No genre in YA fiction has received quite as much attention over the past few years as the YA mystery/thriller. Whether that’s mysterious inheritances and puzzle-solving in Jennifer Lynn Barnes’ Inheritance series, podcasting whodunnit mysteries in Holly Jackson’s Good Girl trilogy, or in the case of Kayvion Lewis’ Thieves Gambit, globe-trotting teenage thieves duking it out to secure their heart’s desire.
Pitched as The Hunger Games meets Oceans 8, Thieves Gambit sees Rosslyn ‘Ross’ Quest, the scion of a world-renowned family of thieves, at an impasse – she wants to quit the thief life and be a normal, college-bound teenager, while her controlling mother wants her to stay at home and continue as the key to her schemes. When said mother is kidnapped by a mysterious group who demand a billion-dollar ransom, Ross is forced to take up the invitation to join the Thieves Gambit, a globally-lauded competition where master thieves compete to secure a wish from a shadowy, seemingly omnipotent cabal.
Ross herself is immediately rootable and likeable, whether she’s forging a found family of sorts within the competition, saving the life of a fellow competitor when it’s illogical of her to do so, or trying to uncover who is at the heart of her mother’s kidnapping. Lewis ensures that Ross’ rivals are just as fleshed out, whether that’s charming but mysterious British love interest Devroe, charmingly quirky teammates Kyung-soon and Mylo, or Noelia, Ross’ childhood friend turned nemesis, creating a group of characters whose dynamics the reader will quickly become invested in, even as more of them start to drop out of the competition.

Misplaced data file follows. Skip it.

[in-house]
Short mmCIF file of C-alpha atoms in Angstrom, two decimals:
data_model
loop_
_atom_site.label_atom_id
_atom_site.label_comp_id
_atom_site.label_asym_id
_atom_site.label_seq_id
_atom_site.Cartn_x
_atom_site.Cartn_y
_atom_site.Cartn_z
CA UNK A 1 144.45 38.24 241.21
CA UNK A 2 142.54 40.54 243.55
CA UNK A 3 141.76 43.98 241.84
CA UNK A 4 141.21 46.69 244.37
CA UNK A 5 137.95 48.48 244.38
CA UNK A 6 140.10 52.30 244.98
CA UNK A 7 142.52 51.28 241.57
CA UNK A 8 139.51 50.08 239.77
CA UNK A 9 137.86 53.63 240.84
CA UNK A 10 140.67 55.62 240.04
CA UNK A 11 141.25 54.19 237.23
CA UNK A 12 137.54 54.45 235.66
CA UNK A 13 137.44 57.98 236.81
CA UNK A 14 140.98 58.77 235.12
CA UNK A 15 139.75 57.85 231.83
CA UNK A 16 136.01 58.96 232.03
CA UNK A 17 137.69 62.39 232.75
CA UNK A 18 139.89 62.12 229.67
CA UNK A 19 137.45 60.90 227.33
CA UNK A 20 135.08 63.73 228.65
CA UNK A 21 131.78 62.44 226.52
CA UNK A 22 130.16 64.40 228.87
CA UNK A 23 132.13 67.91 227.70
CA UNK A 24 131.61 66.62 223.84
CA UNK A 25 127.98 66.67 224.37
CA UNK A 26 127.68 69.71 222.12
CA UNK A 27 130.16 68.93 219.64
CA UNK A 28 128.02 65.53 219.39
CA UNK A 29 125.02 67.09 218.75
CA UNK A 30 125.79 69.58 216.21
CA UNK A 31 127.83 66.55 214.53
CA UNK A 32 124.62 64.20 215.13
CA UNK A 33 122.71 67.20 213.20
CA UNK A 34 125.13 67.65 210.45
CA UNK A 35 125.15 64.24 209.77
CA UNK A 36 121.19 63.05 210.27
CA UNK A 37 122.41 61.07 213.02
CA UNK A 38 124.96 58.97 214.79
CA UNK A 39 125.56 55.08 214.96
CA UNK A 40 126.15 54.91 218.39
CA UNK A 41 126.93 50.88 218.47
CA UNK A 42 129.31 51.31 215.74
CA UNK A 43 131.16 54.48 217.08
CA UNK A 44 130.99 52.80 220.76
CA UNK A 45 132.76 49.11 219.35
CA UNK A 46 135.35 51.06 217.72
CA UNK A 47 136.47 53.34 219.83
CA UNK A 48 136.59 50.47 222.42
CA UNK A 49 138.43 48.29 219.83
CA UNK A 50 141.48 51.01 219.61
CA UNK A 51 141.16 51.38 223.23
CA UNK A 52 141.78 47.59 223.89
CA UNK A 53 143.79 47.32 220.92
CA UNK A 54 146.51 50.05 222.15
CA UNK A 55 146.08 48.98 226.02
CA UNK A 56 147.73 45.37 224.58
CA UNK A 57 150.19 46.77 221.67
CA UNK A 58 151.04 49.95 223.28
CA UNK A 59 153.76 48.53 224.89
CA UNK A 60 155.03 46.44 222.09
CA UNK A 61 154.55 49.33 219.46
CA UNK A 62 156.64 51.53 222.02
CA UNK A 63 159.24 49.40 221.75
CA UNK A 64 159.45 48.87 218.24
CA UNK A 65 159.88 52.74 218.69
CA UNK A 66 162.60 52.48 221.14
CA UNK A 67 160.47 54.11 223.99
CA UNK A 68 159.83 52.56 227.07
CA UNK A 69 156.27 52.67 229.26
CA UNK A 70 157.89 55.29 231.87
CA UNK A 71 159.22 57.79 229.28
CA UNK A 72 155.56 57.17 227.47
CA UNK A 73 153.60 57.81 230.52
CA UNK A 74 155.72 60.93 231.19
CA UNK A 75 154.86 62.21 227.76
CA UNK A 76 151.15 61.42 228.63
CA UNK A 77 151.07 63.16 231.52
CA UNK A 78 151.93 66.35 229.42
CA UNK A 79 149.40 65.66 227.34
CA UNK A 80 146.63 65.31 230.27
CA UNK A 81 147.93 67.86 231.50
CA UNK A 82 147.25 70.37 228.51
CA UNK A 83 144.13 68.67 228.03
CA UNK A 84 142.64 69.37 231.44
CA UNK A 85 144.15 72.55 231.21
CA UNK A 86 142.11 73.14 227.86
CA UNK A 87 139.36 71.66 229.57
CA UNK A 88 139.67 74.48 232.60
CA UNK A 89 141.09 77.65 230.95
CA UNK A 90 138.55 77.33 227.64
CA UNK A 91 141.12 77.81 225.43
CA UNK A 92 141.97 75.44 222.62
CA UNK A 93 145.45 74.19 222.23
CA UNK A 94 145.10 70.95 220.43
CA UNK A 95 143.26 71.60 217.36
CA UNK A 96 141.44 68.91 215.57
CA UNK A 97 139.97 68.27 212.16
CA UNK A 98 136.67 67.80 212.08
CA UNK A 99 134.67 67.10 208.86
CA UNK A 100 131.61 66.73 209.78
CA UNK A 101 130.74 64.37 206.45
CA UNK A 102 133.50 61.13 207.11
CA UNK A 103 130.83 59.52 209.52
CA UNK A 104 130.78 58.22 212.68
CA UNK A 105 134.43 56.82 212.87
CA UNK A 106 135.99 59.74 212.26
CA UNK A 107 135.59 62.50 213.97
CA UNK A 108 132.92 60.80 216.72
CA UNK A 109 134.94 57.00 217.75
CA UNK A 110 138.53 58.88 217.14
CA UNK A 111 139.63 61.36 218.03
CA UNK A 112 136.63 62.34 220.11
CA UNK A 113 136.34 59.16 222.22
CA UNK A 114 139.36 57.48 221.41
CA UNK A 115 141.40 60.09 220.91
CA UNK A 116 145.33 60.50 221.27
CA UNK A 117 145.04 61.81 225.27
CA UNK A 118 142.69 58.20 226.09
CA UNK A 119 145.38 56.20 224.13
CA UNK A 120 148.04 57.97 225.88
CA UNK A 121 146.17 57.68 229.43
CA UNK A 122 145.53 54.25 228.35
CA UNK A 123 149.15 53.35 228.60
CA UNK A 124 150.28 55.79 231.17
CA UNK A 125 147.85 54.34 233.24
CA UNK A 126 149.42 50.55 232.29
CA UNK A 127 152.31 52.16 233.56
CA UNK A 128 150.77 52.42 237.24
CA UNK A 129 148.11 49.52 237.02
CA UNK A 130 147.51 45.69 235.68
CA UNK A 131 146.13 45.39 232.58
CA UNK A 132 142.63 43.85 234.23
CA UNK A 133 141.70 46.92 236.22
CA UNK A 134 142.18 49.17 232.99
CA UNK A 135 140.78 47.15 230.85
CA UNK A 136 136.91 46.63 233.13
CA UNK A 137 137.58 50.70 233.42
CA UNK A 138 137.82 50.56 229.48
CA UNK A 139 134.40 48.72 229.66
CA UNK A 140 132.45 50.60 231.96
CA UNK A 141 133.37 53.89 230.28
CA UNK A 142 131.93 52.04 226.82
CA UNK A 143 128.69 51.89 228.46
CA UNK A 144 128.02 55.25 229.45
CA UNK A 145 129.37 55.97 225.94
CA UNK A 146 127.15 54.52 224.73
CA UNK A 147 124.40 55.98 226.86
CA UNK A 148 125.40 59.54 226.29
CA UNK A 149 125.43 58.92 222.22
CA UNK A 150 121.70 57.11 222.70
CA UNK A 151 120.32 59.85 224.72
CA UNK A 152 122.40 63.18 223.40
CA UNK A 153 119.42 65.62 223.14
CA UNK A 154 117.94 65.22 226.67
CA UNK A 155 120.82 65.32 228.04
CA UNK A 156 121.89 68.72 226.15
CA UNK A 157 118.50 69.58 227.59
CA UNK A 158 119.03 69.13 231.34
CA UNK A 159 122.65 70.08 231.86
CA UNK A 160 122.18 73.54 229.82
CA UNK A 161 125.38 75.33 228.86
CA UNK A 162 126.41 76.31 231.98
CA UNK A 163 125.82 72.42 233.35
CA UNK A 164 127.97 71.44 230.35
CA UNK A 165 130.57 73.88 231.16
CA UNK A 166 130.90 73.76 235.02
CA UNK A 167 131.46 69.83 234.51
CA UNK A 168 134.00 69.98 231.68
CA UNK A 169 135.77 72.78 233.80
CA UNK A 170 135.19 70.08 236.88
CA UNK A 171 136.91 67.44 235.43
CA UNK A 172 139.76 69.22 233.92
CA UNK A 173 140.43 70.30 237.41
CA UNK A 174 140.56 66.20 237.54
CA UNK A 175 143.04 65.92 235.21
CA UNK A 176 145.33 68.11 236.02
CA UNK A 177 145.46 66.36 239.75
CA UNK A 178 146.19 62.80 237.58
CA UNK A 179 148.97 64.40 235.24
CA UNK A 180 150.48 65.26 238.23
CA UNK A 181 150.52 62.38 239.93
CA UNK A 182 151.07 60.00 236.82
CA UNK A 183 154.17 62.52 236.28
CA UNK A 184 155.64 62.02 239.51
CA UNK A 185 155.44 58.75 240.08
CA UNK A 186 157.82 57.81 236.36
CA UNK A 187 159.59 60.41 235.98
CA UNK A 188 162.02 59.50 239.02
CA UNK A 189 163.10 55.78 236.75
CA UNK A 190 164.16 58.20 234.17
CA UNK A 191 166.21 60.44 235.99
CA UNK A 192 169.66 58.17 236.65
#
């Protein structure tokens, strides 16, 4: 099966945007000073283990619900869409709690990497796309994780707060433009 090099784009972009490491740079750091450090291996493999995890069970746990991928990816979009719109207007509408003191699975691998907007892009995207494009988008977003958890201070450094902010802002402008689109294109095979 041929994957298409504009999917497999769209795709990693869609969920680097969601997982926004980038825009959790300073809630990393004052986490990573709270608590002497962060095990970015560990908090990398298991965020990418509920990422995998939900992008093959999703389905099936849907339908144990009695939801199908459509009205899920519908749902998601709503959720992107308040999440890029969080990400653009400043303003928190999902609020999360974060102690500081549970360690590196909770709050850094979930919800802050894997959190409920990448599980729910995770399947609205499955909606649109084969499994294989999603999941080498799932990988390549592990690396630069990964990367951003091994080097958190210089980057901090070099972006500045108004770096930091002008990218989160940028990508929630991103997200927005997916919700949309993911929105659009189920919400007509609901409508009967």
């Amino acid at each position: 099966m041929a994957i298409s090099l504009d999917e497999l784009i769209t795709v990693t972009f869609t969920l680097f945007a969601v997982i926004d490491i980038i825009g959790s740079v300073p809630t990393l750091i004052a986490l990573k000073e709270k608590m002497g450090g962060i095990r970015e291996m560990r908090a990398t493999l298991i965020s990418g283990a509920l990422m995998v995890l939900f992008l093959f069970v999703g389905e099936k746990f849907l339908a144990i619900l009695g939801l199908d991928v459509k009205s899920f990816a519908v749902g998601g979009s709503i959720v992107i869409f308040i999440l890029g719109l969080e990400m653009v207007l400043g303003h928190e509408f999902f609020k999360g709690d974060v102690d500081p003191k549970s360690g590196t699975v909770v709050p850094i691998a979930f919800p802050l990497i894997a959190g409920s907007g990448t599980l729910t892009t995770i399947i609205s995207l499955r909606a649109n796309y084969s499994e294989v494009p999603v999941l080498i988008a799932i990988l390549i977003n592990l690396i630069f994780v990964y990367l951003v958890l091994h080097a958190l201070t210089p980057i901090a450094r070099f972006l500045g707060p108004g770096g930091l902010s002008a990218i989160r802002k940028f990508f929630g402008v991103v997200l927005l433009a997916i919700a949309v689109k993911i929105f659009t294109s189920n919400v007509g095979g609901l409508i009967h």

The action set-pieces are enjoyable and freshly cinematic (fitting given that the book has already been optioned for film by Lionsgate before its publication), whether that’s evading guards in a lush museum, trying to steal sarcophagi via train rides to Paris, or emotion-laden chase sequences that are both suspenseful and emotive as likeable players battle it out for their own reasons, often leading to revelations and interesting developments set to be explored in future instalments of the series.
Ending on a jaw-dropping series of cliffhangers, Thieves Gambit more than proves its worth as a compelling new YA series, setting the stage of an explosive book two. This reviewer cannot recommend this first instalment enough if a prospective reader is looking for a high-stakes heist thriller with a beating heart and an immensely likeable hero. All this in a single book? It’s practically (pun very much intended) a steal…
Thieves Gambit is out on 26th September from Simon & Schuster.